weekdays {base}R Documentation

Extract Parts of a POSIXt or Date Object

Description

Extract the weekday, month or quarter, or the Julian time (days since some origin). These are generic functions: the methods for the internal date-time classes are documented here.

Usage

weekdays(x, abbreviate)
## S3 method for class 'POSIXt'
weekdays(x, abbreviate = FALSE)
## S3 method for class 'Date'
weekdays(x, abbreviate = FALSE)

months(x, abbreviate)
## S3 method for class 'POSIXt'
months(x, abbreviate = FALSE)
## S3 method for class 'Date'
months(x, abbreviate = FALSE)

quarters(x, abbreviate)
## S3 method for class 'POSIXt'
quarters(x, ...)
## S3 method for class 'Date'
quarters(x, ...)

julian(x, ...)
## S3 method for class 'POSIXt'
julian(x, origin = as.POSIXct("1970-01-01", tz = "GMT"), ...)
## S3 method for class 'Date'
julian(x, origin = as.Date("1970-01-01"), ...)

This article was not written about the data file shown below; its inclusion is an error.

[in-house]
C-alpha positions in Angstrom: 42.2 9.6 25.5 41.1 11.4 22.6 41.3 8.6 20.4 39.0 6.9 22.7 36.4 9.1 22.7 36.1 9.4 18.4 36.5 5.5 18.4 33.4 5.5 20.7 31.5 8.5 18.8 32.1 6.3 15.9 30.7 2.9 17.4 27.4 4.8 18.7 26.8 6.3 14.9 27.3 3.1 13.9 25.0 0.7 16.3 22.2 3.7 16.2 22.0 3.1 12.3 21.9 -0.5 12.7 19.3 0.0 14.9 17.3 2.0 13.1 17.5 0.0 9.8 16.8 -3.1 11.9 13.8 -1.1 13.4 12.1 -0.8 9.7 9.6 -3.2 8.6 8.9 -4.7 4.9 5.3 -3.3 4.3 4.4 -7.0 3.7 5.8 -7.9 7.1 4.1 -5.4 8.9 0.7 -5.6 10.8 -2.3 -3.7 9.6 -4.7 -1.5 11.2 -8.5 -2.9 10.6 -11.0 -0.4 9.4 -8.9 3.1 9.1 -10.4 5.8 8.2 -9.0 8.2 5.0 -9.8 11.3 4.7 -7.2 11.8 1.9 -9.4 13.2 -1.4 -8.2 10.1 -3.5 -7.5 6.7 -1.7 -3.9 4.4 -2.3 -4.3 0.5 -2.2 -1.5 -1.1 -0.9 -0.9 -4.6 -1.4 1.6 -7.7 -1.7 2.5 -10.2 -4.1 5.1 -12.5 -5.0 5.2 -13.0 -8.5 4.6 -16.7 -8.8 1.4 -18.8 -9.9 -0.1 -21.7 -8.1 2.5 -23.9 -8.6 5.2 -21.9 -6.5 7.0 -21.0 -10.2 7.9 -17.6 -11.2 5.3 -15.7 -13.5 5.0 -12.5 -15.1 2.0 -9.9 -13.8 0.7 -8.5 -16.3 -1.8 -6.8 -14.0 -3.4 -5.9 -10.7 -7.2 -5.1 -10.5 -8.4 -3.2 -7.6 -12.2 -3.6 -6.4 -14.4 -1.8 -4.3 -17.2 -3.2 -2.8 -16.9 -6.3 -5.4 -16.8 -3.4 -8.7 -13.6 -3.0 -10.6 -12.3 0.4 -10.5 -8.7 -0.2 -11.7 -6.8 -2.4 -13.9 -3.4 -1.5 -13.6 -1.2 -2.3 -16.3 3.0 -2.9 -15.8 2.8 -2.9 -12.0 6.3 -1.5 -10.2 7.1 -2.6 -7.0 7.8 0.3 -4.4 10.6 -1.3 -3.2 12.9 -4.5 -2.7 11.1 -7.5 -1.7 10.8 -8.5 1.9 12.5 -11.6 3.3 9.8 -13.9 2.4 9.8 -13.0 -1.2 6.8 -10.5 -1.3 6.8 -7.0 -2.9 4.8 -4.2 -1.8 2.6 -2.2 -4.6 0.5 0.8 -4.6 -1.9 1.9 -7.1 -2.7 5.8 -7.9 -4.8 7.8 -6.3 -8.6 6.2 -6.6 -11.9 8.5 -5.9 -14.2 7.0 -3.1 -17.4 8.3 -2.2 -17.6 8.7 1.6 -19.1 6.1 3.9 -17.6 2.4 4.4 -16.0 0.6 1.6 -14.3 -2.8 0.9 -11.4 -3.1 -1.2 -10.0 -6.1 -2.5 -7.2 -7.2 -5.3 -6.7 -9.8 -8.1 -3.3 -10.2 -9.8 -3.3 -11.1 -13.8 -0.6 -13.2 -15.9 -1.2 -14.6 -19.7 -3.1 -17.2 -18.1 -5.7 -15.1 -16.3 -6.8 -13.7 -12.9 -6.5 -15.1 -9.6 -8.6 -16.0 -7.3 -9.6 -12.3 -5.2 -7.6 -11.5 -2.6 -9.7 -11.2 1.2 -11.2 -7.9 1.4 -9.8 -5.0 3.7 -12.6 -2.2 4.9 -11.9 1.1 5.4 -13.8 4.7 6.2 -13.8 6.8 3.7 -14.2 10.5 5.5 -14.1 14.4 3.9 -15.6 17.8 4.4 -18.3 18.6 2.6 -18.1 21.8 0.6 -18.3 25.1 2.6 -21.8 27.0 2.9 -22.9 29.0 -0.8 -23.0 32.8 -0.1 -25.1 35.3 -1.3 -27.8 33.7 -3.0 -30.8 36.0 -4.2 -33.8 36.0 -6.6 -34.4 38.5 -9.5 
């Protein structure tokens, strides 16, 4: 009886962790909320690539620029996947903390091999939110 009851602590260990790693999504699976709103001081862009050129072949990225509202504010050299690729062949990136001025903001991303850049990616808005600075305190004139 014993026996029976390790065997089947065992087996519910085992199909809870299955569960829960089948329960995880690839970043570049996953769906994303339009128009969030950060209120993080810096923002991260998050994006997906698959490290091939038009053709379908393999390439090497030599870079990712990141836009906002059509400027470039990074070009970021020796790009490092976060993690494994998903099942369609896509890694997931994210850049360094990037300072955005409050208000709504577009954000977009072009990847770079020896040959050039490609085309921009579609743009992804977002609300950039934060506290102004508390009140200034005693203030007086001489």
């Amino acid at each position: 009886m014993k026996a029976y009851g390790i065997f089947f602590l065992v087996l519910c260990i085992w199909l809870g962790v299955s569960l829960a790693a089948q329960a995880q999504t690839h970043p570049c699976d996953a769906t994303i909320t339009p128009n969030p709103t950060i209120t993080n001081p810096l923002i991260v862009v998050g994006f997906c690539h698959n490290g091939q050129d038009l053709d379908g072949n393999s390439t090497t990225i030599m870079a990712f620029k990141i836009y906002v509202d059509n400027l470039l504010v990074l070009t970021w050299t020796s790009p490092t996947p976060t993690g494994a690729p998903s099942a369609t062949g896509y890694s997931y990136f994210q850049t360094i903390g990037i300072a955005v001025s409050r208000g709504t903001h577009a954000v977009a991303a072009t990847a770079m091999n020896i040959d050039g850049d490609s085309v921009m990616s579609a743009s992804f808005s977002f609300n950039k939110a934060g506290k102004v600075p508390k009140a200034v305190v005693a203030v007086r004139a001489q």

Arguments

x

an object inheriting from class "POSIXt" or "Date".

abbreviate

logical vector (possibly recycled). Should the names be abbreviated?

origin

an length-one object inheriting from class "POSIXt" or "Date".

...

arguments for other methods.

Value

weekdays and months return a character vector of names in the locale in use.

quarters returns a character vector of "Q1" to "Q4".

julian returns the number of days (possibly fractional) since the origin, with the origin as a "origin" attribute. All time calculations in R are done ignoring leap-seconds.

Note

Other components such as the day of the month or the year are very easy to compute: just use as.POSIXlt and extract the relevant component. Alternatively (especially if the components are desired as character strings), use strftime.

See Also

DateTimeClasses, Date

Examples

weekdays(.leap.seconds)
months(.leap.seconds)
quarters(.leap.seconds)

## Julian Day Number (JDN, https://en.wikipedia.org/wiki/Julian_day)
## is the number of days since noon UTC on the first day of 4317 BC.
## in the proleptic Julian calendar.  To more recently, in
## 'Terrestrial Time' which differs from UTC by a few seconds
## See https://en.wikipedia.org/wiki/Terrestrial_Time
julian(Sys.Date(), -2440588) # from a day
floor(as.numeric(julian(Sys.time())) + 2440587.5) # from a date-time

[Package base version 3.3.2 Index]